In response to the constant demand for improved performance and increased efficiency from vessel operators, a number of marine diesel manufacturers have either upgraded their existing engines, expanded current series or developed entirely new models.
—Literature Offered The Detroit Diesel Allison Division of General Motors has announced a significant expansion of its product line by virtue of marketing agreement with Deere & Company, and has moved to streamline and tighten its manufacturing operations in North America.
One of the many features that characterizes an LNG carrier is the presence of cargo boil-off, the result of heat leakage to the cargo f r om the surroundings. Until now, the boil-off has been utilized as fuel in producing steam f o r the steam-turbine propulsion plant.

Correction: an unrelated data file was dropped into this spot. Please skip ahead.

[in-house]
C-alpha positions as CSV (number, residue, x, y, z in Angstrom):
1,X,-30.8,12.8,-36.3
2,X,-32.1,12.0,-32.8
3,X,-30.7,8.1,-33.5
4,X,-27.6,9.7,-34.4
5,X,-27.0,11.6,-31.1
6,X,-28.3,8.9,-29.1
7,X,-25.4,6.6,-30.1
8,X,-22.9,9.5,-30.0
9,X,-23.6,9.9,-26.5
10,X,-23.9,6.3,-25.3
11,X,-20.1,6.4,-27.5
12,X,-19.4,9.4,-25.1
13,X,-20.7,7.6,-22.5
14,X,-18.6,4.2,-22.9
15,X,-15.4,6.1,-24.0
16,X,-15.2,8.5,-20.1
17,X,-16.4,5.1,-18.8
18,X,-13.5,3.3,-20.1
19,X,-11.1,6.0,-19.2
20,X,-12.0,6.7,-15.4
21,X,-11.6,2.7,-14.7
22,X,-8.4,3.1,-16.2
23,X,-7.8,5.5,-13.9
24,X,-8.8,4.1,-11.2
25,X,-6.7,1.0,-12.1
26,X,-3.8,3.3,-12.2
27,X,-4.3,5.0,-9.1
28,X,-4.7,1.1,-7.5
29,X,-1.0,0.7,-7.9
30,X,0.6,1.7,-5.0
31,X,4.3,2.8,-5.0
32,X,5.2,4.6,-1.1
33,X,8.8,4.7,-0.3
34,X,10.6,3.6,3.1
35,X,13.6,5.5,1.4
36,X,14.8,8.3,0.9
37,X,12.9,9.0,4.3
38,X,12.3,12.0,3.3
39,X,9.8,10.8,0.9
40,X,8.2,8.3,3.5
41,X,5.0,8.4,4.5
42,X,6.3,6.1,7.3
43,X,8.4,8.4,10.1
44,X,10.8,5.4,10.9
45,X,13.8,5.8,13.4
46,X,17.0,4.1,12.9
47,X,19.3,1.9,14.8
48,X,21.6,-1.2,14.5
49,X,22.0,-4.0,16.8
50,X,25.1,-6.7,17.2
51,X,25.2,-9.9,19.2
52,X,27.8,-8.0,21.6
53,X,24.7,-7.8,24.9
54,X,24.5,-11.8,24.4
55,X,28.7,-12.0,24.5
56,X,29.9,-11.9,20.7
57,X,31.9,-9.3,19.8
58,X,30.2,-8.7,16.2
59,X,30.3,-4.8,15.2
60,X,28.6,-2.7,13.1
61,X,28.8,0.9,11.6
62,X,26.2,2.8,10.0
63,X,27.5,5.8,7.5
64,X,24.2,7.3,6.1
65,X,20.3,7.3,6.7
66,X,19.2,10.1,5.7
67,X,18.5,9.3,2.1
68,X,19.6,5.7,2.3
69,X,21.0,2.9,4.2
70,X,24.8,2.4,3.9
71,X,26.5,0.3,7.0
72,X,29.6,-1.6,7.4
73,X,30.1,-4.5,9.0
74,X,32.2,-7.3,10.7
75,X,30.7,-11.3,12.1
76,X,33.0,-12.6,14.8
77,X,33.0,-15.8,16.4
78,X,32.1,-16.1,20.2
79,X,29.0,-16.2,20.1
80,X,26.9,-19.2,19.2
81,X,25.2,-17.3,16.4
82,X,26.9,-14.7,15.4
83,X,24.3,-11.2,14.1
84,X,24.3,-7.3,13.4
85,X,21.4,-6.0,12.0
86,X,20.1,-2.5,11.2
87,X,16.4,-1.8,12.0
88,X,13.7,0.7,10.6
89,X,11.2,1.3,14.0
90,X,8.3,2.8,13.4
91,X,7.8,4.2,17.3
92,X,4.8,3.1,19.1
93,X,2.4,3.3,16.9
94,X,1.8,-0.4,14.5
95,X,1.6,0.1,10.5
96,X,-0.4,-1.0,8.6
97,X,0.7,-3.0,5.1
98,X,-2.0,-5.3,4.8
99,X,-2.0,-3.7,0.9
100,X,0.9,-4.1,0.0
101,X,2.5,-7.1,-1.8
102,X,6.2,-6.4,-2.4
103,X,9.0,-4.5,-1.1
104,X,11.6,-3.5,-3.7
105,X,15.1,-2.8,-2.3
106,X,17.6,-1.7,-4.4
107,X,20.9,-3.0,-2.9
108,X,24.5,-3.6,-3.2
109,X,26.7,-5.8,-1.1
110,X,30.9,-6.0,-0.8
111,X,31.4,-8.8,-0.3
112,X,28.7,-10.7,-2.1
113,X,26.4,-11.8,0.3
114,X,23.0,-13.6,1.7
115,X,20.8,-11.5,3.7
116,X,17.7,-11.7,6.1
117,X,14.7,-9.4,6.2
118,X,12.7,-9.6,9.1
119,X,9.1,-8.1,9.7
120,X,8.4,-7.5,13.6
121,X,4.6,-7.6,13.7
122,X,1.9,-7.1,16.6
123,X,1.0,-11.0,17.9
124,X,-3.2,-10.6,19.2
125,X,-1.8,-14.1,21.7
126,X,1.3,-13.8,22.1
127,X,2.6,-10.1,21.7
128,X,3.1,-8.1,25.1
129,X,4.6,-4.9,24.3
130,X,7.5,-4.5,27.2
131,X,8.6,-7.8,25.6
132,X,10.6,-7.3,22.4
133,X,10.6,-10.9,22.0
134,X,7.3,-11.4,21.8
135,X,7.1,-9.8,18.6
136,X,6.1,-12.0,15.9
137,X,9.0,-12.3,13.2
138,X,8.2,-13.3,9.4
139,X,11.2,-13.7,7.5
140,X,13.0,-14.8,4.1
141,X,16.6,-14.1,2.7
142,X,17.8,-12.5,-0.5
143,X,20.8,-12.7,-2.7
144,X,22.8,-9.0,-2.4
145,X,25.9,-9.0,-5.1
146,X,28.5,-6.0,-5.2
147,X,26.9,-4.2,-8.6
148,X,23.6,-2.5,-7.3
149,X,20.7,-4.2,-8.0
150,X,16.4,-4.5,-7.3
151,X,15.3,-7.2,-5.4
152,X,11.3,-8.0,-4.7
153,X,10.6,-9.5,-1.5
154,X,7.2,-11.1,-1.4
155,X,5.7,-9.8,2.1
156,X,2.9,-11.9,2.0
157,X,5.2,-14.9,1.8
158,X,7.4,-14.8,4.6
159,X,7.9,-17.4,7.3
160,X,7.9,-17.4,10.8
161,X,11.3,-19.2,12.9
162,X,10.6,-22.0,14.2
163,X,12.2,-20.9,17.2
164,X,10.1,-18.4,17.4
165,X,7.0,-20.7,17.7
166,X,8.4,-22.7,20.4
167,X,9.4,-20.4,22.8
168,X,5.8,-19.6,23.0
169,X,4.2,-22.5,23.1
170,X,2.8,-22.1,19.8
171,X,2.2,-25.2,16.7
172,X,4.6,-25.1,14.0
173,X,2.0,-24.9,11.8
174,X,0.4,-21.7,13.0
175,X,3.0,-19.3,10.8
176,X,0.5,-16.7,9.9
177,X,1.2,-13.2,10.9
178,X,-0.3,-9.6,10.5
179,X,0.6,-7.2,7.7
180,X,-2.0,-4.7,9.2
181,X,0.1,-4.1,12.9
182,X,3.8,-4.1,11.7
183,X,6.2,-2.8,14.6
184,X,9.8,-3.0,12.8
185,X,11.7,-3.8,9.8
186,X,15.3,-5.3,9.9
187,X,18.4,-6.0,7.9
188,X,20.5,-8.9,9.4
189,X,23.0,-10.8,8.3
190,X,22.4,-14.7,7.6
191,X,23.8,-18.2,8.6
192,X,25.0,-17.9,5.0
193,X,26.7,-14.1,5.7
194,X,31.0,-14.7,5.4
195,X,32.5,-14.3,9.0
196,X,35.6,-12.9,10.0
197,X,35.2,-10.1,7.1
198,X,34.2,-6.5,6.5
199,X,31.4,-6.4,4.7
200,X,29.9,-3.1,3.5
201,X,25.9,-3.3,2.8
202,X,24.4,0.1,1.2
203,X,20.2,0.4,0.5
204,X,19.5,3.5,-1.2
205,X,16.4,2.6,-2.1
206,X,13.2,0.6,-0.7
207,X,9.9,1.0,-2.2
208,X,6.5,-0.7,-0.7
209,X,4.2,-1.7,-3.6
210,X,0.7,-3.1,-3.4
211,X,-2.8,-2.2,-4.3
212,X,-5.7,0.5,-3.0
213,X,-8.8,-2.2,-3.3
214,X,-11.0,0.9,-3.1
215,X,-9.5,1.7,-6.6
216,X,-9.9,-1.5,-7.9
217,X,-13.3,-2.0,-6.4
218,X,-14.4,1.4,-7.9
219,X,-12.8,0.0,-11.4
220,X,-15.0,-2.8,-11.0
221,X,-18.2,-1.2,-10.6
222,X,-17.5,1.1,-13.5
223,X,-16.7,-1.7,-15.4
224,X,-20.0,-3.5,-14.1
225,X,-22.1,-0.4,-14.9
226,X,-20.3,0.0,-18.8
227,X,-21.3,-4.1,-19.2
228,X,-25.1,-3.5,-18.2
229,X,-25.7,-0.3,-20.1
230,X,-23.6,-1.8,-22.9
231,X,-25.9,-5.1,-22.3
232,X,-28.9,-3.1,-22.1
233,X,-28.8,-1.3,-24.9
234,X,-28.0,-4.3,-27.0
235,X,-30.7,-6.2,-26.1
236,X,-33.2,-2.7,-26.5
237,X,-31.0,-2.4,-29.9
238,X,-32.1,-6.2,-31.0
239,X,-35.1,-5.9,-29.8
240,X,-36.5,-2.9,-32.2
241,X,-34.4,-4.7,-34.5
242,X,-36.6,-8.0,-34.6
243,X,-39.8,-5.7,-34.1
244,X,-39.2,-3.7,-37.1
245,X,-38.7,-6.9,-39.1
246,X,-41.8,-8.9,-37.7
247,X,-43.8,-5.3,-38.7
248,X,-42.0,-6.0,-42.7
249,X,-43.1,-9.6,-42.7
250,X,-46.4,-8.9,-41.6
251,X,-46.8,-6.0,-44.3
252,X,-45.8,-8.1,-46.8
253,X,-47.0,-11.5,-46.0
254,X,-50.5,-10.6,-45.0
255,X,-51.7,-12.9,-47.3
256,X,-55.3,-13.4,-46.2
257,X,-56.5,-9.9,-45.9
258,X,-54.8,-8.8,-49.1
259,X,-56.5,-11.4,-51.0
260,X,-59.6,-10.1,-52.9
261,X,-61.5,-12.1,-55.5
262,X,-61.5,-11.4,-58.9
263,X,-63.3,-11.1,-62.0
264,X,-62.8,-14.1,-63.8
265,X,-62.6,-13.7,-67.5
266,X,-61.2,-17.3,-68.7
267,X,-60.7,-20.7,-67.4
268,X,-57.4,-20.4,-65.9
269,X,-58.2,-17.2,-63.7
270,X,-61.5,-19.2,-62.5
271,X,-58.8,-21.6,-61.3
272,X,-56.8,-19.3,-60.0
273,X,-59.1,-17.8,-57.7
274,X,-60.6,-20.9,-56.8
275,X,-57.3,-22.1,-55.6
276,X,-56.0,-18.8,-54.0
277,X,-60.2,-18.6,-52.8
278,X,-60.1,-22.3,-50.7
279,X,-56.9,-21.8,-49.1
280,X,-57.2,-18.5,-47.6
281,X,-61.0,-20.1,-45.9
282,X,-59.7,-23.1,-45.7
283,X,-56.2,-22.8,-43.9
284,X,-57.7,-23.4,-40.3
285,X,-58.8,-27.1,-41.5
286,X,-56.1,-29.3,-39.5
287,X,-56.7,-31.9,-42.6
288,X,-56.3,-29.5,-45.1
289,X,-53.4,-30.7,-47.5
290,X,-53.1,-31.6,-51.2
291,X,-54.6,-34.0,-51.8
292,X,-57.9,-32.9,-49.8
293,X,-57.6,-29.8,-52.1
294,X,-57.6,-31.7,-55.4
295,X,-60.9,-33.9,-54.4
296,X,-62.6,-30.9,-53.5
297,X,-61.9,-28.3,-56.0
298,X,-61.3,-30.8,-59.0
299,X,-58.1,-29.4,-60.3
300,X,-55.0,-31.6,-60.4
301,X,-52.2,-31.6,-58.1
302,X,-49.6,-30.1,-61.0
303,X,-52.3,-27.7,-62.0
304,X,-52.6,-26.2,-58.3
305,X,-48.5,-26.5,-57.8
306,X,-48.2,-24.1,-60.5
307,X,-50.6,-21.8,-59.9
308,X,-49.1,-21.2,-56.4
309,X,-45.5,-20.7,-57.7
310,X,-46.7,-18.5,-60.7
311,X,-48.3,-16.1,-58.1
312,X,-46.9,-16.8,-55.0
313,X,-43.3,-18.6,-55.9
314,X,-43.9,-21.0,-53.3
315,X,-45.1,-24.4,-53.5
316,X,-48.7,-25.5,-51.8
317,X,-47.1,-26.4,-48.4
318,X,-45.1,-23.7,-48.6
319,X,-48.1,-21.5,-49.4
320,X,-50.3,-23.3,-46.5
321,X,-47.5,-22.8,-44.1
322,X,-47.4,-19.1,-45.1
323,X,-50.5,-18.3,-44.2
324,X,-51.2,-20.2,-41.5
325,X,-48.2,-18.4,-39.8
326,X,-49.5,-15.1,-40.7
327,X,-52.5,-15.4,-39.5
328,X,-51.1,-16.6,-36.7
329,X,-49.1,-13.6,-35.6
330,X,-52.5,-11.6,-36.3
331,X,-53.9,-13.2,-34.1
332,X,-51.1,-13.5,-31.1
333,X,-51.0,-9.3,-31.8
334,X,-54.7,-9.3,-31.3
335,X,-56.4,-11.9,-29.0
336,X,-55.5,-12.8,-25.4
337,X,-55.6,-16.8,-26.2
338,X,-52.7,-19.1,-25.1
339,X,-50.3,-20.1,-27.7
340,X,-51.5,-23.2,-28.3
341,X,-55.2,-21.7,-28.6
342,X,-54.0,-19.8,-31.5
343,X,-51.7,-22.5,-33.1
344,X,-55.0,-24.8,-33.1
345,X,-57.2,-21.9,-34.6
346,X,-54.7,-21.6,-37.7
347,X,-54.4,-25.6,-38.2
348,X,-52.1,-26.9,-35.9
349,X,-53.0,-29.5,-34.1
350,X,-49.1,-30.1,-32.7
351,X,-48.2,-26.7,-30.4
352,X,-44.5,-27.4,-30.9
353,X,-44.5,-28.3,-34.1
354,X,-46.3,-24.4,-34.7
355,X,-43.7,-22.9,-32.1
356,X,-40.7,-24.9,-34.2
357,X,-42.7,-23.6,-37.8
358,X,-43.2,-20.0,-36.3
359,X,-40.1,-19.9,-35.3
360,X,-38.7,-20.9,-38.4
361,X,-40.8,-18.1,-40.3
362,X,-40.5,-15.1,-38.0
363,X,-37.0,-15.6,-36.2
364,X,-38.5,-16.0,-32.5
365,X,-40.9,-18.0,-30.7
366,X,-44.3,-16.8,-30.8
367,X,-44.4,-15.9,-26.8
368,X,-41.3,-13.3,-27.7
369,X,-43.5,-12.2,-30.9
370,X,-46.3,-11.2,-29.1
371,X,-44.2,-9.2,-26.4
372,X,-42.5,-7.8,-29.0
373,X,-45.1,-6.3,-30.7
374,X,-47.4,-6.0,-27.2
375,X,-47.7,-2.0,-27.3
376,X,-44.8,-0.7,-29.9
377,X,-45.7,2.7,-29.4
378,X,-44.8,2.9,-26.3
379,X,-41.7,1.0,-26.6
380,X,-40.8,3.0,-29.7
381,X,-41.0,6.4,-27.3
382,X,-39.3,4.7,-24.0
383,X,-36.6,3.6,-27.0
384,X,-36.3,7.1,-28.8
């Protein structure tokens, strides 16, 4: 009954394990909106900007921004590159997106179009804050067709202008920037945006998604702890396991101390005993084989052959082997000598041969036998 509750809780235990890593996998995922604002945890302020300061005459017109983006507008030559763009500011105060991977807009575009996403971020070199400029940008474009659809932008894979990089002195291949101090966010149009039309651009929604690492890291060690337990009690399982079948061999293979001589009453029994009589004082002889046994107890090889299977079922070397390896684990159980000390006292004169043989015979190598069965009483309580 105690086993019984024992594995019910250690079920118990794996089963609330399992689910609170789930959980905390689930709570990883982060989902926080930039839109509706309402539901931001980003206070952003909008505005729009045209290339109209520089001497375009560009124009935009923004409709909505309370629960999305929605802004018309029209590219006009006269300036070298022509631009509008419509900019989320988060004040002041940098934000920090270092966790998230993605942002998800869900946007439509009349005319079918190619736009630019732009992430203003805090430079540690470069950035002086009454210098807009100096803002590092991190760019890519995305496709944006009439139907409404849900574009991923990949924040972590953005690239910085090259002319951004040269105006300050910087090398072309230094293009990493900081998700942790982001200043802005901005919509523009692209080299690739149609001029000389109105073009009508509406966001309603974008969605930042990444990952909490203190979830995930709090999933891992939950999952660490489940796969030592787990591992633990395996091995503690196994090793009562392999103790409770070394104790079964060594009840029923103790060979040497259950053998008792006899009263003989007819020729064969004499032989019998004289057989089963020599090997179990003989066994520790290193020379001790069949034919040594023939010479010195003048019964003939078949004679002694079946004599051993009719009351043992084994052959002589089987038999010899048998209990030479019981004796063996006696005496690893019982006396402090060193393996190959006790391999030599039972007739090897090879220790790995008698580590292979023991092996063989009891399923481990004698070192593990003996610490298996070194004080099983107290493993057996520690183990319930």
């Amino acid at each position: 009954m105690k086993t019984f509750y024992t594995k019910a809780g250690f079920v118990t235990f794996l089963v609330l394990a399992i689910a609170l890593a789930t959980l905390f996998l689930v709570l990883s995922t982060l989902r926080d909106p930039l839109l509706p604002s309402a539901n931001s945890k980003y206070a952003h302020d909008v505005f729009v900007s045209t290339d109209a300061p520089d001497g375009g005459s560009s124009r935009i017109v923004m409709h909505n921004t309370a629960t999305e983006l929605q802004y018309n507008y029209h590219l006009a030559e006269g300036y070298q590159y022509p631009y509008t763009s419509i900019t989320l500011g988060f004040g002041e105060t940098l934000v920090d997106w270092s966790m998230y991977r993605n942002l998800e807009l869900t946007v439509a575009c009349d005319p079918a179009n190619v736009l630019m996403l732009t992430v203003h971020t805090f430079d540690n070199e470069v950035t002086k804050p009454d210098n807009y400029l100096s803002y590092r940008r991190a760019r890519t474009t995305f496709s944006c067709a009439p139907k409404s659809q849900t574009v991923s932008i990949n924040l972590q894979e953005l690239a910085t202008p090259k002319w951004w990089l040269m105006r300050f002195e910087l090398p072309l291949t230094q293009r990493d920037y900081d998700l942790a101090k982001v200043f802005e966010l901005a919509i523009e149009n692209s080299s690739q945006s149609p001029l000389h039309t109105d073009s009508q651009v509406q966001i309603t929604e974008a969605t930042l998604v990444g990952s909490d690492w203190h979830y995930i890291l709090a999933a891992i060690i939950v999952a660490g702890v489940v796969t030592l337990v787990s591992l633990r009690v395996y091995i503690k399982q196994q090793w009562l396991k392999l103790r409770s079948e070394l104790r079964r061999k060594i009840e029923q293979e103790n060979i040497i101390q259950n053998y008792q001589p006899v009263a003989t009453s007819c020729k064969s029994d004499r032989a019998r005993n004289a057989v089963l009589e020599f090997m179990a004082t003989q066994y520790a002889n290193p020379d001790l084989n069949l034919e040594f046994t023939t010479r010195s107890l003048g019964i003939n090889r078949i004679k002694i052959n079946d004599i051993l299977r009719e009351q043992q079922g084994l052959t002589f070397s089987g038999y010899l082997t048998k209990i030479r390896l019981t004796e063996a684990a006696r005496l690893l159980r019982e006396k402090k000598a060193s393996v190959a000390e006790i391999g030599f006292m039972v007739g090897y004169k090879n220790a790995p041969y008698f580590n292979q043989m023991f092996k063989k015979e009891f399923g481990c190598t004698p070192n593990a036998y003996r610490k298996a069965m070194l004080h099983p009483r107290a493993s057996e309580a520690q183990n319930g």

Two Colt-Pielstick marine engines with associated gearing, supporting equipment and monitoring systems have been ordered from Colt Industries, Fairbanks Morse Engine Division in Beloit, Wis., by United States Steel Corporation of Pittsburgh, Pa.
Ocean Transport & Trading Limited has ordered three cargo liners from Scott Lithgow Limited at a cost of approximately $63 million. Work will start immediately on the ships, and they will be delivered during the second half of 1979 and the first quarter of 1980.
Dockside Machine & Ship Repair recently announced its signing of a contract with M.A.N./B&W Service GmbH of Ausburg, Germany. Dockside is under contract to act as a manufacturers approved service/repair shop which is part of the worldwide service organization of M.